My coworker asked me to describe how Maven compares and differs to Ant. I realized how hard it was for me to describe what a developer gets for moving their build process from Ant scripts to Maven. I can't make the argument that you can do X with Maven but not with Ant because I don't really have a valid example. However, I am inclined to make the argument that you can do X with both but with Maven it's easier.
With Maven, you collect metadata about your project instead of writing scripts defining the steps your build will take. For example, if you look at an Ant script you'll immediately see that it is organized as targets which many developers use to define and group the steps of their build process. In a Maven POM file, you won't see similar build steps defined. This can be confusing for a new Maven user coming from the world of Ant. I know it was for me. Instead, you'll see lots of metadata about the project such as dependencies, Maven plugins to use, locations for the source control repository and project website, the working directory structure, contributors and more, but nothing that defines what should happen when you want to build the project's jar, or generate a documentation site for the project. These steps are defined by various Maven plugins.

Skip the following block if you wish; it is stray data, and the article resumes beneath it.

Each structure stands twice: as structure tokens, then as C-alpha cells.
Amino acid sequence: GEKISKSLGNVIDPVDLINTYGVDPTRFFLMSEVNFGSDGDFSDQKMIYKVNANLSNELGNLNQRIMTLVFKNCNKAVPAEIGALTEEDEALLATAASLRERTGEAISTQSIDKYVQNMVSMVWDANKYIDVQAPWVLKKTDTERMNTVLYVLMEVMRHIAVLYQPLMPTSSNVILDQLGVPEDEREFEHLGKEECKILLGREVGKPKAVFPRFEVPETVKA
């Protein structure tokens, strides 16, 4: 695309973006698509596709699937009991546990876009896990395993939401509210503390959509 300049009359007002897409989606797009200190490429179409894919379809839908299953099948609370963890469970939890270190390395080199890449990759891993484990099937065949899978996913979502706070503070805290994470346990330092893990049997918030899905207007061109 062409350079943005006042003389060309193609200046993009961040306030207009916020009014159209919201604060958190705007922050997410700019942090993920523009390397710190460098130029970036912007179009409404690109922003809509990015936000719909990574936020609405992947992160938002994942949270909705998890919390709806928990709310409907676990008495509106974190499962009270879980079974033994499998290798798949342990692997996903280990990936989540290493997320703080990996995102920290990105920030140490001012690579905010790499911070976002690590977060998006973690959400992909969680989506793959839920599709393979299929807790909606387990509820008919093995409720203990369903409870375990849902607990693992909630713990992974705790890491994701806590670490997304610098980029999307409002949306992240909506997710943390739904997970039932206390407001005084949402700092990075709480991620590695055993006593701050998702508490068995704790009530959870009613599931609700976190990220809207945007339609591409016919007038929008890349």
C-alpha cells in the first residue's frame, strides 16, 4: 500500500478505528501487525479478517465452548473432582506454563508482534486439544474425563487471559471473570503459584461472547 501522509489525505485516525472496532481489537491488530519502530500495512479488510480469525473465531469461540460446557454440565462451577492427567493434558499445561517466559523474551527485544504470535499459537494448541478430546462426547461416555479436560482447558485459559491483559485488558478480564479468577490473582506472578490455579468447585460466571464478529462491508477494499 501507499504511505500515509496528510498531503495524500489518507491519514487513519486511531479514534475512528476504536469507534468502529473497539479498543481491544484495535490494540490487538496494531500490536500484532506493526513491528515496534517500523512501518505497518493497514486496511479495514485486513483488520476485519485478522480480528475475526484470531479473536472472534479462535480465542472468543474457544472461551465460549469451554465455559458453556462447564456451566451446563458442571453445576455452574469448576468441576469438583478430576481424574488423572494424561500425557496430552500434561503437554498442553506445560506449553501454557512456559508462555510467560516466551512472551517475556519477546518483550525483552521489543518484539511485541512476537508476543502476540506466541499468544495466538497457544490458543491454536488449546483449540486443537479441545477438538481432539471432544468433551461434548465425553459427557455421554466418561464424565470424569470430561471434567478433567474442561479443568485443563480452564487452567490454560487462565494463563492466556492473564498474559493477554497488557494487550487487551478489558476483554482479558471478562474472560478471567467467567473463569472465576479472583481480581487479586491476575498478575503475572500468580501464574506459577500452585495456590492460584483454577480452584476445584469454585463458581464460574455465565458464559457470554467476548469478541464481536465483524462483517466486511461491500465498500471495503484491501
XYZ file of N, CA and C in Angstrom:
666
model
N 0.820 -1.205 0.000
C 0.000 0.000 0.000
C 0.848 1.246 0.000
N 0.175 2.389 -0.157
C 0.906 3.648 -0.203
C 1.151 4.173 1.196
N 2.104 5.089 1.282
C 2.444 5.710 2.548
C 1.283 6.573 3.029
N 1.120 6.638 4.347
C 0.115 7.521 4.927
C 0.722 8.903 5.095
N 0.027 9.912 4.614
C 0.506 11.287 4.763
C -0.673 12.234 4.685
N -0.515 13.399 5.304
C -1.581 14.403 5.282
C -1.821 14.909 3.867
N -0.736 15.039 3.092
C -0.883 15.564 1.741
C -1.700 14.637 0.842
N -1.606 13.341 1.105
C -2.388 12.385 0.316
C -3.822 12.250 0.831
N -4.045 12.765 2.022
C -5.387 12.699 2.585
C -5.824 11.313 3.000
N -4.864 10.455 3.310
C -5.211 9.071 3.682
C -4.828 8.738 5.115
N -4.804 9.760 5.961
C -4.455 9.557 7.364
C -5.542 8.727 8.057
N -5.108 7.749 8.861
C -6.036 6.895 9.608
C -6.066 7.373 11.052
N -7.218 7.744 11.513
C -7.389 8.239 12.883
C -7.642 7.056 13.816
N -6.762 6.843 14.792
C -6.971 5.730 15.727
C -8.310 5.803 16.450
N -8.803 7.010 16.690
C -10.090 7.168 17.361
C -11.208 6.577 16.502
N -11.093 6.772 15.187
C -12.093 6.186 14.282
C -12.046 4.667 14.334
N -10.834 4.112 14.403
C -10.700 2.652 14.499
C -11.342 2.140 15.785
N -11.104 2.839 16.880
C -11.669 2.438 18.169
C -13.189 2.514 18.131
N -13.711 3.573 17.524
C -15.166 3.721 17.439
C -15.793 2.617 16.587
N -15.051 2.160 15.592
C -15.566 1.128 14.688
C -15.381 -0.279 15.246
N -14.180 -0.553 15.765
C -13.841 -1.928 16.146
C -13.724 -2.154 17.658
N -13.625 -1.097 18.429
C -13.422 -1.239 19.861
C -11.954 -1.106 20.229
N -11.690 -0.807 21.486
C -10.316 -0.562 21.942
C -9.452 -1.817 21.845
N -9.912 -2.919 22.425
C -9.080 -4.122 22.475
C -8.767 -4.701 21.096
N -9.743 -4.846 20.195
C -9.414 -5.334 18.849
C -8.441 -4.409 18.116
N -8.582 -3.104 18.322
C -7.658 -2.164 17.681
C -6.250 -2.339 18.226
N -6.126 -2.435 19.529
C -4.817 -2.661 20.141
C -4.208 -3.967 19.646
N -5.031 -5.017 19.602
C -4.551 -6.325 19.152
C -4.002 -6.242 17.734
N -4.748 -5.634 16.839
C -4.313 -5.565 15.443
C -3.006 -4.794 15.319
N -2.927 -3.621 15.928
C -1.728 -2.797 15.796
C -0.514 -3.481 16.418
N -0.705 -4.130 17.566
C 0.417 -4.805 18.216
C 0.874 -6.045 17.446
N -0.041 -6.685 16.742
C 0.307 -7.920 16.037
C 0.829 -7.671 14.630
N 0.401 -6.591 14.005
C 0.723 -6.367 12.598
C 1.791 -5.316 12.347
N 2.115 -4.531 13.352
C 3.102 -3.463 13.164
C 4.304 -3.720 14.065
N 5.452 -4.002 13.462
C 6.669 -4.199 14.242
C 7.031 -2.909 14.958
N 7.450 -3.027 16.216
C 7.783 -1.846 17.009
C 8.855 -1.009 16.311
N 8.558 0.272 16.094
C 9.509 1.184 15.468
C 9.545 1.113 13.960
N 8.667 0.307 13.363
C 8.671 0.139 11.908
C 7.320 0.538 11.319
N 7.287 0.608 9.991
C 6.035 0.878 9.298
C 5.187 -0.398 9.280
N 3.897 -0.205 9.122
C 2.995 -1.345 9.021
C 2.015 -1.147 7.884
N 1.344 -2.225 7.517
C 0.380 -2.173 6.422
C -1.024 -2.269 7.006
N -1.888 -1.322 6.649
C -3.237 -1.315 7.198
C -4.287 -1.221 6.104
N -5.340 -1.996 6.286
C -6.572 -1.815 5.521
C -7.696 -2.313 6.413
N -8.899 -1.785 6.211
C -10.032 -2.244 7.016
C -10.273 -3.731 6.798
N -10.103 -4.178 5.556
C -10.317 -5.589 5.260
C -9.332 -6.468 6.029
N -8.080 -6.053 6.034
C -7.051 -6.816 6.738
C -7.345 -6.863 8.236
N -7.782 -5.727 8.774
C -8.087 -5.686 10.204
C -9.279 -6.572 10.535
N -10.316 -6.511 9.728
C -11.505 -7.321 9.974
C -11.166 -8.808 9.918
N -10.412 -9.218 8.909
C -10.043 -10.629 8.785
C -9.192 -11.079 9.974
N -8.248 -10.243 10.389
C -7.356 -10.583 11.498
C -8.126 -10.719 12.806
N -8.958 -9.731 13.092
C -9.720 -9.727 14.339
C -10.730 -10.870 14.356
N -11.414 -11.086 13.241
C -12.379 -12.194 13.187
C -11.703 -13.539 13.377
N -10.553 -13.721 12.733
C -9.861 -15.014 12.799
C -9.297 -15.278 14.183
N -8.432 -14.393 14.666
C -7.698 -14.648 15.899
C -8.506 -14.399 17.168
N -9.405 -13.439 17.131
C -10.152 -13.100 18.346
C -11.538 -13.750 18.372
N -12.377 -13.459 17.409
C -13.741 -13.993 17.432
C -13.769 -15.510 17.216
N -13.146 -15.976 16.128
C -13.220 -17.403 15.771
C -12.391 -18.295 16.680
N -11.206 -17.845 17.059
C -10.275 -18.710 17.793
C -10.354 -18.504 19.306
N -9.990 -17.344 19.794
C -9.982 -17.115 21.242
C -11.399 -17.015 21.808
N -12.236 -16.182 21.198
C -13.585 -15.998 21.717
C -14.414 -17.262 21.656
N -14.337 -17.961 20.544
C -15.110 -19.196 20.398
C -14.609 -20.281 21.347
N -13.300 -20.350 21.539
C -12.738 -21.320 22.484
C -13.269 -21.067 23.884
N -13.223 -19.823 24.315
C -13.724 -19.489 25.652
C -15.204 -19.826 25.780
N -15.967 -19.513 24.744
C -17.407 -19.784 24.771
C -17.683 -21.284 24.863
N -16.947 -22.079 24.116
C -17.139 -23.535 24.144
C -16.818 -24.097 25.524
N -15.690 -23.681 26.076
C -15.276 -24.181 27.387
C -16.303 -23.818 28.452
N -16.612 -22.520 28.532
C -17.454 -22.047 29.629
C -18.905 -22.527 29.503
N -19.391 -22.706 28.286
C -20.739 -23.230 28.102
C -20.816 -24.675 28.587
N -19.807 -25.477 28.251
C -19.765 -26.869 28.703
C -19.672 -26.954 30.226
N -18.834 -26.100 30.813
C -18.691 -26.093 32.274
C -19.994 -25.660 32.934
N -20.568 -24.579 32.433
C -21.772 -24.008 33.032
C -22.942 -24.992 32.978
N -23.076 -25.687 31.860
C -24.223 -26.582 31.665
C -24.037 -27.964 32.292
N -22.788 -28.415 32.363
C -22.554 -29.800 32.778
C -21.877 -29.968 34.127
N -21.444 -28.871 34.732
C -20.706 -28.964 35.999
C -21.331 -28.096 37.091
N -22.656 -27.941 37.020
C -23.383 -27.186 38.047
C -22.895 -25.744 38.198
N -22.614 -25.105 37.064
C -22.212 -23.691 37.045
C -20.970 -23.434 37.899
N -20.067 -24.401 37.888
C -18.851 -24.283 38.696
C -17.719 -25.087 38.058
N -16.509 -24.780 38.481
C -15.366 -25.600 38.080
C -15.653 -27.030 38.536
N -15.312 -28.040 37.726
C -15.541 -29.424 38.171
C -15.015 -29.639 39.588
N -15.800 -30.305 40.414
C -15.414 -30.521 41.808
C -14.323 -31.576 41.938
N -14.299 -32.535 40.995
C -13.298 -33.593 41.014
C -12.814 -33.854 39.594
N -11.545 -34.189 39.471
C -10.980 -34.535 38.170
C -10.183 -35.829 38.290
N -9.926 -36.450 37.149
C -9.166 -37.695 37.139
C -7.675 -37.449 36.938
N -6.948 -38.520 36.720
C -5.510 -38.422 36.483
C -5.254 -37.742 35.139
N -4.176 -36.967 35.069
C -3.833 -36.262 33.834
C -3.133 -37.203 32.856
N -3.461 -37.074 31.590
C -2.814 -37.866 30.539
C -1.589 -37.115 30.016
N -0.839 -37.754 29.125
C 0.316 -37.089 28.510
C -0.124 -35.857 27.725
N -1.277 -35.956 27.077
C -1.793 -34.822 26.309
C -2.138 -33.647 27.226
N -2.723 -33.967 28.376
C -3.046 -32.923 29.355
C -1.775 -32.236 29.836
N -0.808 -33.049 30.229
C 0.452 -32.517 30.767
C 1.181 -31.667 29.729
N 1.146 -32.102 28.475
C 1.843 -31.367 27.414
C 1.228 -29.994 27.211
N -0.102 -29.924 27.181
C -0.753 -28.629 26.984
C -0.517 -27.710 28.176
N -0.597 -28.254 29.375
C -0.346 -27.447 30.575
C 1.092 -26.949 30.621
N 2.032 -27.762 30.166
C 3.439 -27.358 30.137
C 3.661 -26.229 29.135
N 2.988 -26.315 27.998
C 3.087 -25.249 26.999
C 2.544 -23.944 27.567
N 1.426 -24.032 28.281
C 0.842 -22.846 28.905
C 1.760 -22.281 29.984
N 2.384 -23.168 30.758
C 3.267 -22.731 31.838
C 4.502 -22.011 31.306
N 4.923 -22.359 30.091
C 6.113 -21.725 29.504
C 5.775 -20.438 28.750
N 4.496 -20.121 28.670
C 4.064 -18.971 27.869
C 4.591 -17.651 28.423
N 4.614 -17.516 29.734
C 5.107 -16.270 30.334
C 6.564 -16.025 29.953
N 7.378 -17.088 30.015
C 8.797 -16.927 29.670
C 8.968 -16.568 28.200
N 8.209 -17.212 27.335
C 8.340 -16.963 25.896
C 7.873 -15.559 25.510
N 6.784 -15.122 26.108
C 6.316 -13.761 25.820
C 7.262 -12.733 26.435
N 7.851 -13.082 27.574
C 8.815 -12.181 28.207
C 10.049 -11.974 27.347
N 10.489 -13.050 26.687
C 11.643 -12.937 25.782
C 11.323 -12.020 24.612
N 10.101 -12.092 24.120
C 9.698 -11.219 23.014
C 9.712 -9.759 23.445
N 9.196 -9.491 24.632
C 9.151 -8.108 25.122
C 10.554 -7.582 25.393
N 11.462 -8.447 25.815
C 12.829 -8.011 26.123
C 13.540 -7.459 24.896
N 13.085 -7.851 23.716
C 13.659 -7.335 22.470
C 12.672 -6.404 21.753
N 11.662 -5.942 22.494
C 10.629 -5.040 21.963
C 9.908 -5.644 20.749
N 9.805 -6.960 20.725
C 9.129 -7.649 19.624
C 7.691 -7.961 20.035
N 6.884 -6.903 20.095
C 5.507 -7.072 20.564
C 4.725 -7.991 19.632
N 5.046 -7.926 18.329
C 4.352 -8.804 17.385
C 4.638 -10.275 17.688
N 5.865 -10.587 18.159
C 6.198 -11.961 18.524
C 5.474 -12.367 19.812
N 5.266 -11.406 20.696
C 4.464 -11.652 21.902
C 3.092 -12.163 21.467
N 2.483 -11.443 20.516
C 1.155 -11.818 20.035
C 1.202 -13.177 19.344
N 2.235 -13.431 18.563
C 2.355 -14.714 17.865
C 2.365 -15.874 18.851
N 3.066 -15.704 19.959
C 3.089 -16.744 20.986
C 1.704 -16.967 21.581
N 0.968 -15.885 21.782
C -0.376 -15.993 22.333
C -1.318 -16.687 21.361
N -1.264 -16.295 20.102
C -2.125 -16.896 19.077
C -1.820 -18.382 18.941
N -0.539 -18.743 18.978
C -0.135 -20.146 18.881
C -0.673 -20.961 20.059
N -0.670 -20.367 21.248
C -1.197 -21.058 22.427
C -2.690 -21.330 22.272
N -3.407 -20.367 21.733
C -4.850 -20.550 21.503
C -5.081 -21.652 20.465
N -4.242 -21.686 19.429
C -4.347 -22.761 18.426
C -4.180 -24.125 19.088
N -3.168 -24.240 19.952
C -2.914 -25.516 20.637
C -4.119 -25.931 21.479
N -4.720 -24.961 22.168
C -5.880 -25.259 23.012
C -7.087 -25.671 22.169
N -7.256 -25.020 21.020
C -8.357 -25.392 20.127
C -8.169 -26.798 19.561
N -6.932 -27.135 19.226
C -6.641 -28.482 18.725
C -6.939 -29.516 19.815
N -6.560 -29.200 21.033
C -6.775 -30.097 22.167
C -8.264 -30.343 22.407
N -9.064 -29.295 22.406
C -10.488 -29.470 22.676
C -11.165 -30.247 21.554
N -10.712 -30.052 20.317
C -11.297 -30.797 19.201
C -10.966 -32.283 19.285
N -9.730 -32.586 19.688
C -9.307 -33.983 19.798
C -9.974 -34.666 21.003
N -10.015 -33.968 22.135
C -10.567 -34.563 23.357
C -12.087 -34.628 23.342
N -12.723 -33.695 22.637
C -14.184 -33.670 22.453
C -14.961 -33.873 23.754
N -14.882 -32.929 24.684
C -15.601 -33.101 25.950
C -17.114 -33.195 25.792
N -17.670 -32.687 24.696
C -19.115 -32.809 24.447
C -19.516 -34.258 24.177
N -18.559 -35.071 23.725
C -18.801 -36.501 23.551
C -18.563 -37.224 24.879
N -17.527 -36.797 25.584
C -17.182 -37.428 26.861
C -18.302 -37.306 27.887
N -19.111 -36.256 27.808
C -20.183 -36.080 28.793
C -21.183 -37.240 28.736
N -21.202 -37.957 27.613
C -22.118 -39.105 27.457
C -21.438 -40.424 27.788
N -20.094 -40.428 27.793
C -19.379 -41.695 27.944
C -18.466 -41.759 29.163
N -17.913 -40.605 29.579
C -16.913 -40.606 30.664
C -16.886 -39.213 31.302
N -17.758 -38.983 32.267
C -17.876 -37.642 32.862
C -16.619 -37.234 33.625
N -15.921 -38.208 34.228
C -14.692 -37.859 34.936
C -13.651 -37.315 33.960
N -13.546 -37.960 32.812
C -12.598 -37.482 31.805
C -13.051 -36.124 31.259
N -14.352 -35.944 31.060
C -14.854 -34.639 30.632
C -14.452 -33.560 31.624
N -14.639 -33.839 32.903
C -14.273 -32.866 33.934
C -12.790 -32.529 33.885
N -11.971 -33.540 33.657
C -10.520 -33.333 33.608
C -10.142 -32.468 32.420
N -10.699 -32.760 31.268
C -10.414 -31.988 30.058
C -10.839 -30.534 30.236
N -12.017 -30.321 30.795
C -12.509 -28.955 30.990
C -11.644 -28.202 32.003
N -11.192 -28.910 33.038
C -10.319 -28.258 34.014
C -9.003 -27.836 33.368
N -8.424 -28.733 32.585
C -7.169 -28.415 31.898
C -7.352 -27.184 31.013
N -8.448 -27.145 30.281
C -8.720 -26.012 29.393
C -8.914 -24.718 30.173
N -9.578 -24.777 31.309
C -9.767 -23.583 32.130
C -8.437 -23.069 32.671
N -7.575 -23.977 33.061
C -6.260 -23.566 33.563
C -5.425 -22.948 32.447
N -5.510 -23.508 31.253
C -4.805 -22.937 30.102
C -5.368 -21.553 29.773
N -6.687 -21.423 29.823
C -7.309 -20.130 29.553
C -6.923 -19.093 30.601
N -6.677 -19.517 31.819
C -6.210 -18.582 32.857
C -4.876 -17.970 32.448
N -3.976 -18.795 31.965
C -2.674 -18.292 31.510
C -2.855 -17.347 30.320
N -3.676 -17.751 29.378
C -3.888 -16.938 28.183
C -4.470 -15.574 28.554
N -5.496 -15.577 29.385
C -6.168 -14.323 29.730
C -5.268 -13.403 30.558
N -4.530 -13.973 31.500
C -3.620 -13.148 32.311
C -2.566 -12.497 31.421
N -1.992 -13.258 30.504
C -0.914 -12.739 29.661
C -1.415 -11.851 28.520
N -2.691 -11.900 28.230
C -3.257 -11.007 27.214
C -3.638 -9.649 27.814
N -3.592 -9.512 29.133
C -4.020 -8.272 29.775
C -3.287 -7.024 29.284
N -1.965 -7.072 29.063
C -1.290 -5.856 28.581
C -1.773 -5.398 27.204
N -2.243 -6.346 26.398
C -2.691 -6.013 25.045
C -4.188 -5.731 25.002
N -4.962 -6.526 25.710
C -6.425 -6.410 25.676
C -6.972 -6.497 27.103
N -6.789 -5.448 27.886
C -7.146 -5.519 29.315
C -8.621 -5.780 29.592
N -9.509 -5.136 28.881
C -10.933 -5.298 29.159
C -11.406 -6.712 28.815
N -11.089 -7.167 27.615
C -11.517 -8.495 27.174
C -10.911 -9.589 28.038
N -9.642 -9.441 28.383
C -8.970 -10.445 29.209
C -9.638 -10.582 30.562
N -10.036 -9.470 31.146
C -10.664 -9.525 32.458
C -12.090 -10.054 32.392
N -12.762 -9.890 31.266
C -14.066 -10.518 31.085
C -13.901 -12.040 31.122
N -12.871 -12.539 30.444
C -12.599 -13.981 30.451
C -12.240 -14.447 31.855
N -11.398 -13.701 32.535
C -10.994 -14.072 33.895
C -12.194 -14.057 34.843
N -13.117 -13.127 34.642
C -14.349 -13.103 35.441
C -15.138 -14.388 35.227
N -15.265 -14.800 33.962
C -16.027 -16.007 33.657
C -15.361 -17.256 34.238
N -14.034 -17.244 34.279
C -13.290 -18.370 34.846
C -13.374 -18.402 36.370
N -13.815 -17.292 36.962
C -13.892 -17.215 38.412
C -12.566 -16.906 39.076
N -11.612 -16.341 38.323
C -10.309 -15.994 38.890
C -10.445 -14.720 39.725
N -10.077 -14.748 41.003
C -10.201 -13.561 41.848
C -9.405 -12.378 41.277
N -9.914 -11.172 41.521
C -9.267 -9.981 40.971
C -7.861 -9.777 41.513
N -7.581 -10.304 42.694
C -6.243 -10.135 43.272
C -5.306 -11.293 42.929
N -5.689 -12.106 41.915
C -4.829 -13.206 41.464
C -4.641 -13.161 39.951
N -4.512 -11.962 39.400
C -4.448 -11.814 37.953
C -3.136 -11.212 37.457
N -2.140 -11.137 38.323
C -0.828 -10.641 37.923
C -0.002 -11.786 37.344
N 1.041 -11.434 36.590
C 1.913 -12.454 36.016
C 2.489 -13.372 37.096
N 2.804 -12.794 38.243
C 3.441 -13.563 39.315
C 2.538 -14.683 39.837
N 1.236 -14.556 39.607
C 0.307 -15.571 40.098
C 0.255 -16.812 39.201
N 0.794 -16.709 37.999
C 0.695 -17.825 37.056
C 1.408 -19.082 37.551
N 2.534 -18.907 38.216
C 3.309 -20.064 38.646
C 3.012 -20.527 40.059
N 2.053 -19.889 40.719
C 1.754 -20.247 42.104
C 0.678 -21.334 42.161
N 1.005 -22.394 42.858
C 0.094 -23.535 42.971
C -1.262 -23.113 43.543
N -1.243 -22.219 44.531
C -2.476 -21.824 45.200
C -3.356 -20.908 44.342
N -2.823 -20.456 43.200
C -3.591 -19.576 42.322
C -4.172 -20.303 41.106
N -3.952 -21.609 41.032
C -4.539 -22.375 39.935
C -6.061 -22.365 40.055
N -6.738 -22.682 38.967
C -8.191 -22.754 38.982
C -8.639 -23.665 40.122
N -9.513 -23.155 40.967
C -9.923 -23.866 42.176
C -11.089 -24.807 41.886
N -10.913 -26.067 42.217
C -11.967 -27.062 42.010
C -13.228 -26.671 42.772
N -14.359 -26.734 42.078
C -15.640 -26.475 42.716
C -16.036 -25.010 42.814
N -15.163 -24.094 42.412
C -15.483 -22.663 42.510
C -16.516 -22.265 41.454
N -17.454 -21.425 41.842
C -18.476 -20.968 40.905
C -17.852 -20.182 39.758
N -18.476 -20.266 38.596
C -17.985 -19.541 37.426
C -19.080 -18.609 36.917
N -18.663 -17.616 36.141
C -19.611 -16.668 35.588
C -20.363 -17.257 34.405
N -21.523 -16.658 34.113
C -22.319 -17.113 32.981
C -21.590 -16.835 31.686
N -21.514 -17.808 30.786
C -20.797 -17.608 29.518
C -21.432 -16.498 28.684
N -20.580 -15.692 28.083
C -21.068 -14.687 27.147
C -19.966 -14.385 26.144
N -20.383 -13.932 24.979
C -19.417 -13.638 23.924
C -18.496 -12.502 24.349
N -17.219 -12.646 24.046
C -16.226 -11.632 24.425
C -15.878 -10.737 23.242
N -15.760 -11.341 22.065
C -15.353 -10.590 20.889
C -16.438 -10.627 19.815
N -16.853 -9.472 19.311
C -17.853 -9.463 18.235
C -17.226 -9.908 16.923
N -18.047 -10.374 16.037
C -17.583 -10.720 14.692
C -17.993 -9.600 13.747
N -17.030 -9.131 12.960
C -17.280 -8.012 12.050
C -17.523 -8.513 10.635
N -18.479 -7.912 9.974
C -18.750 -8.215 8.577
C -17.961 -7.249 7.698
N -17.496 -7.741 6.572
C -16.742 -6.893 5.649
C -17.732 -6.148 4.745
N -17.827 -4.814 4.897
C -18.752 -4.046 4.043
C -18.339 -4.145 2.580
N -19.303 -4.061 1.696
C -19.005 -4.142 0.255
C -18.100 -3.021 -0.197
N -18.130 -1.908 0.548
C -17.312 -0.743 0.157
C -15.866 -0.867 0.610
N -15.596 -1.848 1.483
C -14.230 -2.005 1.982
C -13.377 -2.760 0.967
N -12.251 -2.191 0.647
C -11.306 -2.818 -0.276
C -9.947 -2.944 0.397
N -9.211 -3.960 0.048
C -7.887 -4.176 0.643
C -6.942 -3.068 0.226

Maven plugins are the most tangible thing you get from using Maven over Ant. What the plugins provide are nothing you can't do with Ant, but they encompass many of the tasks Ant users have written and rewritten time and time again. Goals like compiling your classes, running your unit tests, jaring your classes, generating javadoc, building a JAR of your source files, and on and on. So if you want to build your project with Generics support, you'll define in your Maven POM file that the compiler plugin should target JDK 5.0, but you won't have to define what Maven needs to do to complete the goal.
So when it comes time to build your project, you haven't spent anytime rewriting goals, instead you've only spent time describing how your project differs from other projects. So when you call "mvn jar:jar" instead of "ant jar", you won't have written any of the boilerplate script to tell Ant how to build a jar and which steps it depends on (compile, test), you'll just have reused the jar goal that a Maven developer wrote.
With Maven you get to focus on the high-level task of defining your project instead of the low-level task of defining your build.